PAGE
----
Sauk Prairie-area young adults with disabilities graduated recently from a program intended to help them gain and maintain employment, Channel 3000 reported.
Project SEARCH, which helps young adults with physical and developmental disabilities enter the workforce, partnered with the Wisconsin Department of Workforce Development, Sauk Prairie Health Center. Students from the Sauk Prairie, Reedsburg and River Valley school districts participated.
“(The program) consists of three 10-week unpaid internships within the businesses, and the students learn job skills and they learn to develop all kinds of things (so) that they can become really good, productive workers in an integrated setting within their communities,” Liz Kennedy, who oversees the program, told the TV station.
Josh LaHaie, a graduate of Sauk Prairie High School, tells the Department of Workforce Development that Project SEARCH was a “safe place to work and if I made a mistake, my co-workers helped me through it and I learned from it.”
A Stoughton senior is among a small number of girls training to be a welder as part of the Youth Apprenticeship program managed by the Dane County Schools Consortium, the Wisconsin State Journal reports.
Jordan Bittrick, 17, a senior at Stoughton High School, is working at Stoughton Trailers. She is the only girl in her advanced auto class and one of two in an advanced welding class.
Bittrick, who hopes to become a steamfitter, says her fellow employees don’t treat her differently because of her gender.
“It’s not like, ‘Oh you are a woman, you can’t do this.’ So this is what is really nice about that environment, they all support me,” she told the newspaper
Her interest in welding comes from her family. Her great-grandfather, Ken Spink, of McFarland, was a welder and her father, David Bittrick, works in construction.
“At a young age, I always hung out with him,” she said of her father. “I worked on cars and helped him fix things.”
The Journal Sentinel tells the story of a Milwaukee Public Schools 17-year-old who earned her practical nursing diploma while still in high school.
Imunique Triplett has become the first Milwaukee student to complete the M³ (“M-cubed”) program, which allows MPS students to enroll in classes held by UW—Milwaukee and Milwaukee Area Technical College.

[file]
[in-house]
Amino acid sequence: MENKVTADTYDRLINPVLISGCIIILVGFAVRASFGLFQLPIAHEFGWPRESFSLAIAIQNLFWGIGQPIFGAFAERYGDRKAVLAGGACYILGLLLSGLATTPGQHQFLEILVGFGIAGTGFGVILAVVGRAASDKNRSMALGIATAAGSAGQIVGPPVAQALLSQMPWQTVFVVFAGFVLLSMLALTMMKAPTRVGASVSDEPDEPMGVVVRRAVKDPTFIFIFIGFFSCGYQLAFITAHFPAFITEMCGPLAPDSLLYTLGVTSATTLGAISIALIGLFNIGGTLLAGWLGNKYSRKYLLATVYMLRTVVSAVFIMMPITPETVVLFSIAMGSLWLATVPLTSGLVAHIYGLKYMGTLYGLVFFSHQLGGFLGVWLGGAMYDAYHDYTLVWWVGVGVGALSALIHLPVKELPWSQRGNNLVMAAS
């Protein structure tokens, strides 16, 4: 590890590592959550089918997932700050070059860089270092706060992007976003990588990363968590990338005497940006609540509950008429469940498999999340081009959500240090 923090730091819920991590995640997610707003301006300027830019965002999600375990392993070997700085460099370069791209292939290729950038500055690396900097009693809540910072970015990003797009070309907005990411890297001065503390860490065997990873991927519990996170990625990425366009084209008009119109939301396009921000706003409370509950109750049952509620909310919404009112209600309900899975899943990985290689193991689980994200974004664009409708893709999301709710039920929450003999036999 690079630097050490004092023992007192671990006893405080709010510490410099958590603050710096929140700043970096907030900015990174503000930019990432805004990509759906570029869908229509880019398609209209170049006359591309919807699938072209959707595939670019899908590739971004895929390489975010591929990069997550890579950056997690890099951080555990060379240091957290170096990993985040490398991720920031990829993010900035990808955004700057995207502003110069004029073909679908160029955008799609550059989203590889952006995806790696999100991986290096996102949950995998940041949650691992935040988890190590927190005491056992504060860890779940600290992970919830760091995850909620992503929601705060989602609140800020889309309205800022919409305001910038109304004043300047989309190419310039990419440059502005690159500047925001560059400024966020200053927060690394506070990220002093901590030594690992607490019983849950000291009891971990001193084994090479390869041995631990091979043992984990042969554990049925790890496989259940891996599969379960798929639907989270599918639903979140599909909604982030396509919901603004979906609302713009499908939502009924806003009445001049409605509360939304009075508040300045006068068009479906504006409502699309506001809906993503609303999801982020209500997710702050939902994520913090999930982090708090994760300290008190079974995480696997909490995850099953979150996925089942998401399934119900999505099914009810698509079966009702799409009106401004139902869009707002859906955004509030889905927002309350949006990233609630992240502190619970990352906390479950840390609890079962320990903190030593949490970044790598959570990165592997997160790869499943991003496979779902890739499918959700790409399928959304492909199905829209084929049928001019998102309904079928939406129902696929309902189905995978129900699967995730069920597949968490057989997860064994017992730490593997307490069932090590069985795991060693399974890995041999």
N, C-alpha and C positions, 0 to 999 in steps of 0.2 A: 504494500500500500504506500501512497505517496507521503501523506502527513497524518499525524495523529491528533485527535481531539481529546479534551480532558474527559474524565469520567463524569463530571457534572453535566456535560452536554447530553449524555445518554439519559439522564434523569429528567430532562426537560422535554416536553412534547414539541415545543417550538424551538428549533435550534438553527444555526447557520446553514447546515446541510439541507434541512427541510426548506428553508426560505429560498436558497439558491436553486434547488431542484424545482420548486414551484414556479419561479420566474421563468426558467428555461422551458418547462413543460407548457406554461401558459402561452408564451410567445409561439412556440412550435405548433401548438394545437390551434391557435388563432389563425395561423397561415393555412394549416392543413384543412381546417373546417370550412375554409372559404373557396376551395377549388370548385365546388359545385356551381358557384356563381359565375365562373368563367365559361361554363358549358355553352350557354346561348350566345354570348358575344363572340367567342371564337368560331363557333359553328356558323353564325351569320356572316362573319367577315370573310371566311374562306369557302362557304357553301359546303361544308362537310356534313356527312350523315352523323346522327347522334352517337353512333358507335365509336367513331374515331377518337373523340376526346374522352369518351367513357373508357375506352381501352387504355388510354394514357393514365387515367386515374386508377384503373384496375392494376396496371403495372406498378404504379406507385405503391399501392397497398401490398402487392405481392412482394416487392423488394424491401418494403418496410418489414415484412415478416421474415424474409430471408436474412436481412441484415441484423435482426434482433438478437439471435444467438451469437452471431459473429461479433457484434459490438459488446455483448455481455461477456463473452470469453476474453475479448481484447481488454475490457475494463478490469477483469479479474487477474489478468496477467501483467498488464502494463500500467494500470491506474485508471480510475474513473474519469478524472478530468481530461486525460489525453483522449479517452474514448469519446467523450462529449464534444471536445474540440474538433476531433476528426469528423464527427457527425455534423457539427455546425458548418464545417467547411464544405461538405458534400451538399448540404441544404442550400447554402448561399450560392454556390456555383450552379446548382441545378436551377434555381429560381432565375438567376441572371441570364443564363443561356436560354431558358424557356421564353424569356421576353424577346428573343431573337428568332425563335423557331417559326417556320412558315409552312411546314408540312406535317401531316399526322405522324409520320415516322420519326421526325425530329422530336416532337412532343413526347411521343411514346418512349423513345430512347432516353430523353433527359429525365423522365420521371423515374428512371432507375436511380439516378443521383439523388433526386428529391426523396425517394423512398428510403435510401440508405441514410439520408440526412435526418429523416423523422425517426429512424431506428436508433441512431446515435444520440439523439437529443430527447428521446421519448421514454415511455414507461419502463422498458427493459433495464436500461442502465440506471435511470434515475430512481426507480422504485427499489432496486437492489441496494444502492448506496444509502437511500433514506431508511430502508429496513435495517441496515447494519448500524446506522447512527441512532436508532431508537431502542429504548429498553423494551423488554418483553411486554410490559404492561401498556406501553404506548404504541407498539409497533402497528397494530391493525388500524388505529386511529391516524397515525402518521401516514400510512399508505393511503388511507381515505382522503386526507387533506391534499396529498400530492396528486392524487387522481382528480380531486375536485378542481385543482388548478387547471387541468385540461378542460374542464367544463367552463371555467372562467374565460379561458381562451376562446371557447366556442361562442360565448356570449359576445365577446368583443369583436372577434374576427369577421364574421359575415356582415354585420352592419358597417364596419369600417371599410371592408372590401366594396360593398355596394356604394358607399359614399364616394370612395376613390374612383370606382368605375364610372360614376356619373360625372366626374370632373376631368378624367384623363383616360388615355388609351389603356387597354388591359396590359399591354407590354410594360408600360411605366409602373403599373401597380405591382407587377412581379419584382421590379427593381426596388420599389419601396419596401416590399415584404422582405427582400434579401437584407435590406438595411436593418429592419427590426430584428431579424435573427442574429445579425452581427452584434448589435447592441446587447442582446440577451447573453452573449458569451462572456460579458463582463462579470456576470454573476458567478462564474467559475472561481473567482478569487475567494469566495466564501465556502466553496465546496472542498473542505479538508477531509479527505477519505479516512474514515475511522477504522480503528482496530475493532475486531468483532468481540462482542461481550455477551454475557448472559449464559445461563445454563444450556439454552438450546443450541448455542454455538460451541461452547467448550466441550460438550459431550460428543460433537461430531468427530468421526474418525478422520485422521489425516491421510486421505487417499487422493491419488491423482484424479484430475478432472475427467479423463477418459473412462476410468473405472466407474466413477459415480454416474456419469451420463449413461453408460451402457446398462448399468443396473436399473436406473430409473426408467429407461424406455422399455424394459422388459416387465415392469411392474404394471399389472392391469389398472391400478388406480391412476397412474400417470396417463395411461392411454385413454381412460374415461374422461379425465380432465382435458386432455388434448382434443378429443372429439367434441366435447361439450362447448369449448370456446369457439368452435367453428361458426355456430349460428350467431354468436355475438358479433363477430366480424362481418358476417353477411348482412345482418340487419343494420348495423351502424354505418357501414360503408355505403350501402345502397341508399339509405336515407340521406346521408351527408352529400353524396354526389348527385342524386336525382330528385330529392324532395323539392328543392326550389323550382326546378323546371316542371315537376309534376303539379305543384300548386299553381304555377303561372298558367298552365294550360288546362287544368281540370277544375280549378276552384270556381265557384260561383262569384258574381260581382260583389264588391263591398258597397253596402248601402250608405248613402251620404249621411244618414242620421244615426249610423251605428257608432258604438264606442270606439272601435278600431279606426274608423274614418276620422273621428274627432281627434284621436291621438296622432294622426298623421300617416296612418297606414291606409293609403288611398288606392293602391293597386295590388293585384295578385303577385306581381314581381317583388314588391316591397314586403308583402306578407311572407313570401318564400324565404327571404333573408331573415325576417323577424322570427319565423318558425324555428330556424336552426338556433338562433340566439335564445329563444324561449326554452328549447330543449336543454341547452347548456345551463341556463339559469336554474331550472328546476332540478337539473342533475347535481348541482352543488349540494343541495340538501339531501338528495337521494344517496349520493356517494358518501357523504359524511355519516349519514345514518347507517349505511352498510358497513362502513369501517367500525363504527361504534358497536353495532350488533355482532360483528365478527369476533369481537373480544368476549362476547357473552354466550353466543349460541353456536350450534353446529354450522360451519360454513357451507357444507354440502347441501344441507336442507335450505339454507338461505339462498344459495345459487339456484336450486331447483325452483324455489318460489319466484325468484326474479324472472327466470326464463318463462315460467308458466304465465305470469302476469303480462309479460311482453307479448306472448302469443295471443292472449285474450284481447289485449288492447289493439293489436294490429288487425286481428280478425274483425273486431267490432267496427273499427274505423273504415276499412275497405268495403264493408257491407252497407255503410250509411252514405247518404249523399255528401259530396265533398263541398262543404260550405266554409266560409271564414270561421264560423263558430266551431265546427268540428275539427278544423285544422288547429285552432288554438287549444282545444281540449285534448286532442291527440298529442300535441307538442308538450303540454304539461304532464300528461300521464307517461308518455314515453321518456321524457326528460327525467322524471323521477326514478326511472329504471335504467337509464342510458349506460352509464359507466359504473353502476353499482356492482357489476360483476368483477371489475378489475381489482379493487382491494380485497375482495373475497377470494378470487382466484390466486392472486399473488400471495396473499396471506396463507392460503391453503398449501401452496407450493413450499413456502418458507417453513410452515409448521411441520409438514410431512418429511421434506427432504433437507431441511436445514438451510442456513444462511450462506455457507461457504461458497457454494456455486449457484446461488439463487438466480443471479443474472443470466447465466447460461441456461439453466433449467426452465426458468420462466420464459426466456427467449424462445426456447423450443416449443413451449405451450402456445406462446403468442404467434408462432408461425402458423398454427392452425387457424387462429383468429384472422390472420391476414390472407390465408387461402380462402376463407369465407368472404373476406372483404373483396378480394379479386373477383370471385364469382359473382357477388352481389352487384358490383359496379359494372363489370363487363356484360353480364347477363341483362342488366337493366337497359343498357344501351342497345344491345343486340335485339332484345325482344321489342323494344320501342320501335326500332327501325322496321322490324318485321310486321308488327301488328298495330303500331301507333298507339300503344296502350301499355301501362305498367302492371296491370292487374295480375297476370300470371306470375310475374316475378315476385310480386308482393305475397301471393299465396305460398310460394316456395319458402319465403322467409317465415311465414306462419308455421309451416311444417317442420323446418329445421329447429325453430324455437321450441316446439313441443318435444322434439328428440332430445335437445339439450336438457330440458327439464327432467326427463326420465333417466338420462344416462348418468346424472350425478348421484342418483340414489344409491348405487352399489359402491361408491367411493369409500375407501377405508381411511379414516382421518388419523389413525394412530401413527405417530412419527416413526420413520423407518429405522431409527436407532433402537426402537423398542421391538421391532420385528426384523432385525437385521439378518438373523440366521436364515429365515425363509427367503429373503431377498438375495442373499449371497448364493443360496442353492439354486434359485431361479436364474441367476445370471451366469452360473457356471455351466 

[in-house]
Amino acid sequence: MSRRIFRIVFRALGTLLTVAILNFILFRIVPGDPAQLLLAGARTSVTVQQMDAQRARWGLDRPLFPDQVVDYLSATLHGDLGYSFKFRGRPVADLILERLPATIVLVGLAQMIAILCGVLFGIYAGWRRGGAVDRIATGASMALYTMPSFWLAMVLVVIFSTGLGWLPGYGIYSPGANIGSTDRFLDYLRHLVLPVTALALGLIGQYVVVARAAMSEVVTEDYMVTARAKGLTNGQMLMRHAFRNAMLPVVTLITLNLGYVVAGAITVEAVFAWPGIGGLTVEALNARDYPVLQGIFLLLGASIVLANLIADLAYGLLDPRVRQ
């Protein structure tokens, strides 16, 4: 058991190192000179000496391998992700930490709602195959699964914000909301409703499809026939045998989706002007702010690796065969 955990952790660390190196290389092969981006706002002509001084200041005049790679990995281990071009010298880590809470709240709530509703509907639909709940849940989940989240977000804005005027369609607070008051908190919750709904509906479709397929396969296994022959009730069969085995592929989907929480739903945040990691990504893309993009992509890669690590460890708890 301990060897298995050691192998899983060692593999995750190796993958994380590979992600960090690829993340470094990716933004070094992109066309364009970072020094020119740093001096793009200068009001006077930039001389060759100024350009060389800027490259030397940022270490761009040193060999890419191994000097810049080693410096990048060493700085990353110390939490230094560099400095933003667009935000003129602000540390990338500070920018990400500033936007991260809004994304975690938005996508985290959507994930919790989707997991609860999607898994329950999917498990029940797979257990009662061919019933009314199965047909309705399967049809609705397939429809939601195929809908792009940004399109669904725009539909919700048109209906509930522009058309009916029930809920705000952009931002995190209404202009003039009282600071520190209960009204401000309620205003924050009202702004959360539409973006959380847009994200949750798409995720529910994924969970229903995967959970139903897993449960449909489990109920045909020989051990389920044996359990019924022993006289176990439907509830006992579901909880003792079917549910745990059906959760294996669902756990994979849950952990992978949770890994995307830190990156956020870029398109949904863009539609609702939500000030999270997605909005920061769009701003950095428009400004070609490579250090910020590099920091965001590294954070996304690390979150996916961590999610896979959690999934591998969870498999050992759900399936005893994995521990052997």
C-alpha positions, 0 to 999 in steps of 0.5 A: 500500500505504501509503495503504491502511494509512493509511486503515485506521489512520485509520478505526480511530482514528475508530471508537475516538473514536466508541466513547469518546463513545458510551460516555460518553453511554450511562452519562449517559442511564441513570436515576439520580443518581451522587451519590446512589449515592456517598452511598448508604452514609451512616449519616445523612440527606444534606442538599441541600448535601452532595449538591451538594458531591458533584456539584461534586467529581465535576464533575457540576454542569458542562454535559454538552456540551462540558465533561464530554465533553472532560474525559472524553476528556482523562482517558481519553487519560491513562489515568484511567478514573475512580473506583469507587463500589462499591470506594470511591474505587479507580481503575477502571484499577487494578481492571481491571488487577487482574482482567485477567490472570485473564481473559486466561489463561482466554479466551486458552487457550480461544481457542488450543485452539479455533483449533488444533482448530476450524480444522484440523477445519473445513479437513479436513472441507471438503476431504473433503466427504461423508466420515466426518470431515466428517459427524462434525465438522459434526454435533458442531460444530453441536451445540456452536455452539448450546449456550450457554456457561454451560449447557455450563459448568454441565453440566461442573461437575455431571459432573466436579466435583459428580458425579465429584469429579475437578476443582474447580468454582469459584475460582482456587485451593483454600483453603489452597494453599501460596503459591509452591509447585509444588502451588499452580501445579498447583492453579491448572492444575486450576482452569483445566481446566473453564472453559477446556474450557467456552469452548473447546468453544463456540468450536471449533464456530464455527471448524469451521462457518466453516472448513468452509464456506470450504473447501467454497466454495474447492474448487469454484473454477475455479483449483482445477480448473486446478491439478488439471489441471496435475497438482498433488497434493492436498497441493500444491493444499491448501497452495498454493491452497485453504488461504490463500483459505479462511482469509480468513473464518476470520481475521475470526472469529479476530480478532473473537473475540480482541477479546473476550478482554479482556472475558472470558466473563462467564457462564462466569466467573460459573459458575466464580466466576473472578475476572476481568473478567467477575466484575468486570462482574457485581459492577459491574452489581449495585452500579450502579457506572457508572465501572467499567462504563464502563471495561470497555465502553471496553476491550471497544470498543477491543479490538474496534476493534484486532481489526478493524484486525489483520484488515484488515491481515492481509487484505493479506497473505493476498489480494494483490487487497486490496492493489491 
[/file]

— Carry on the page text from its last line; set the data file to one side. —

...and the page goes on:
The program began in 2019 and is free for students.
Triplett told the newspaper she had feared she would be repelled by nursing because of the “blood and body fluid,” but that’s not what happened.
“If I had let myself continue to tell myself I couldn’t do something, I wouldn’t have known and missed out on a huge opportunity,” she said.
Susan and Jeffrey Bergeman, who attend Chippewa Falls Senior High, have been featured in Runner’s World magazine, Good Morning America and elsewhere.
Susan pushes her brother, Jeffrey, who has cerebral palsy. The Bergeman family has been running with Jeffrey for years, said mother Jess.
“I think all families like to have activities that they can do together and running has become something that we have found that regardless of ability level that we’ve been able to do together and it’s something Jeffrey really enjoys,” Jess told the newspaper.
Eleva-Strum High School students are working with a tiny home builder to convert a shuttle bus into a safe space for 4k students to decompress, WEAU-TV reports.
“We get to do a lot of things many high schoolers don’t get to do and it’s a real-world experience here,” student Garrett Zimpel told the station. The students are working with the Eau Claire-based tiny home company No Boundaries Tiny Homes.
An occupation therapist working with the DC Everest, Alison Vlietstra, tells the TV station that many of the children in the 4k program have some level of disability.
“Some of them have sensory processing regulation disabilities and some of them have autism spectrum disorder diagnosis, some just have developmental delays,” Vlietstra said. The bus is intended to give space to children when they need it, with the goal of returning them to the classroom.
“These students are asking all these amazing questions about their place and just watching their imagination get sparked — it’s been a long time (since) I have been able to work with students, so being with students in this age group, it’s just fun,” Moser told the newspaper.